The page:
Another crazy fact about this incident is that the only entrance and exit of the submersible had to be bolted shut for safety. You read that right - BOLTED shut. So, even if something went wrong and they could float up to the surface, they wouldn't have been able to escape the submersible even if they had wanted to. The more you read about the Titan, the crazier the whole thing gets.

24. It Hadn't Made That Many Trips

Image Source: The Independent
It isn't totally clear just how many trips the Titan Submersible actually made, let alone completed, and there are various numbers that have been reported. On a whole, it seems that the vessel attempted to make around 10 trips to the Titanic with passengers aboard. Interestingly, OceanGate have stated that they tested the vessel over 50 times prior to allowing passengers aboard.

25. The Whole Dive Should Have Taken Around 8 Hours

Image Source: Flipboard.com
According to the original plans and schedule for the Titan Submersible trip, it should have taken around 2 hours to descend to the Titanic, and, after a couple of hours exploring, another few hours to safely ascend to the surface, avoiding the chance of its passengers suffering from 'the bends' (a life-threatening condition that occurs when people ascend too quickly after being in deep water).

26. It Wasn't Subject To Safety Regulations

Image Source: Insider
Amazingly, the Titan Submersible wasn't actually subject to any kind of safety regulations that apply to other marine vessels. This is because they operated in international waters and didn't embark from a port with passengers. The majority of other vessels, especially submersibles, are required to uphold numerous and rigorous tests and strictly adhere to regulations that are designed to keep people safe.

27. The Vessel Wasn't Seaworthy

Image Source: Marca.com
The insanity keeps expanding with this point - the Titan Submersible wasn't even considered seaworthy. Pretty much every vessel that takes to sea, whether it be a submarine or submersible, or even just a normal ship, must be accredited and deemed seaworthy by a third-party organization or regulatory body. However, the Titan Submersible wasn't ever deemed seaworthy.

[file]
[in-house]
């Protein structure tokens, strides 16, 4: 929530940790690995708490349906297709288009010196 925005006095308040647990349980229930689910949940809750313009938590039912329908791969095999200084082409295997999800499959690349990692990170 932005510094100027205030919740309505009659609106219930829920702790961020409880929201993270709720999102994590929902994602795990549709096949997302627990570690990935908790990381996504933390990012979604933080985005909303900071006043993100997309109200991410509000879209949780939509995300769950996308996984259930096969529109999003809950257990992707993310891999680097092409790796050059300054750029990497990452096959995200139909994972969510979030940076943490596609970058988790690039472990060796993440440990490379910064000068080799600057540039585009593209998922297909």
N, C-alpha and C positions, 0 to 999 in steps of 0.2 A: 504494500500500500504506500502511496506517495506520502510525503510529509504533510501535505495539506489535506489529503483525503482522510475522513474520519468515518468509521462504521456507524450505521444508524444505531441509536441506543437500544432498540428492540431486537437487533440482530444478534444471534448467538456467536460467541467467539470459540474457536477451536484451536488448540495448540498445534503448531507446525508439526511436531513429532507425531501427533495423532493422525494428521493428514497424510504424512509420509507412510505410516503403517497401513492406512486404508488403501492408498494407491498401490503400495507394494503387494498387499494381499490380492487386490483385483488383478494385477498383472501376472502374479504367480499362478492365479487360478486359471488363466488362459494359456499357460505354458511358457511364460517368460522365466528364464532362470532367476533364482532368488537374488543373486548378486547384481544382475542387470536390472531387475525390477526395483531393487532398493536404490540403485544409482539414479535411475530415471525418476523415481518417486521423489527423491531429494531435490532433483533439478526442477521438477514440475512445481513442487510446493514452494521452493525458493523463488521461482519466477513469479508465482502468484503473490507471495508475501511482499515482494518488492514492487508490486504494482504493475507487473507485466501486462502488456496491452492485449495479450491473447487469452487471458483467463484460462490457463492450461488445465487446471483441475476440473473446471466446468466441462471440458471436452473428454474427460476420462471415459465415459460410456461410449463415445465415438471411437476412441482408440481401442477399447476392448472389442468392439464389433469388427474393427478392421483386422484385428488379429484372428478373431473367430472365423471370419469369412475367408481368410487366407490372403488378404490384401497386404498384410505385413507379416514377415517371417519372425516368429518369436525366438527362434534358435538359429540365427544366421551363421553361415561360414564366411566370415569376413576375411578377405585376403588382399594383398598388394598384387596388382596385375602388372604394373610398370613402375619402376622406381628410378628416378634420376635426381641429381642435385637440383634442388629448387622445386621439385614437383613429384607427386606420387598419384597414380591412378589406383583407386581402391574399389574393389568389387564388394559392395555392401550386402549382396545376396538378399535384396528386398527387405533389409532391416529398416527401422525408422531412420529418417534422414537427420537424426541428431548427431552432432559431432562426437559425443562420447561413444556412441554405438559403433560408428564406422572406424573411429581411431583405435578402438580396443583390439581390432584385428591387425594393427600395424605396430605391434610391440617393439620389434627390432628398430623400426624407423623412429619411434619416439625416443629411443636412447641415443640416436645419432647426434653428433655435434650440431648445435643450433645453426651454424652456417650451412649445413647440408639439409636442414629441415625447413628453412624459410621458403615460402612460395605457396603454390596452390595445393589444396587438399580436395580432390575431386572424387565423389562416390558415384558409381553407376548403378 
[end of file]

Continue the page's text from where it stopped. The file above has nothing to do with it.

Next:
28. All Passengers Had To Sign A Waiver

Image Source: NYPost.com
According to Pogue in 2022, every single passenger attempting to board the Titan Submersible had to sign a waiver prior to boarding. This waiver stated that each passenger was informed that the submersible was experimental and had not had any kind of certification, and that they were putting themselves at risk of physical and mental trauma, including loss of life.

29. Rush Even Told The Media He Had Broken The Rules

Image Source: The Sun
If you have the opinion that Rush was a tad arrogant (and ignorant), you wouldn't be alone in that assessment. In a 2021 interview, Rush told a reporter that the materials he used to build the hull (carbon-fibre and titanium) was against the rules, but that he did it anyway. Apparently it's hard to predict how two materials will react together under immense pressure, which is why most submersibles only use one material in the hull.

30. Even The Marine Ops Director Had Safety Concerns

Image Source: Metro.co.uk
David Lochridge was the Director of Marine Operations for OceanGate and, in 2018, filed a report addressing his safety concerns about the Titan Submersible. In this report, he stated that the viewport was only structurally safe up to a depth of 1,300m - the Titanic is over 4,000m deep. Apparently, he begged OceanGate to have the Titan Submersible assessed, but they didn't do it.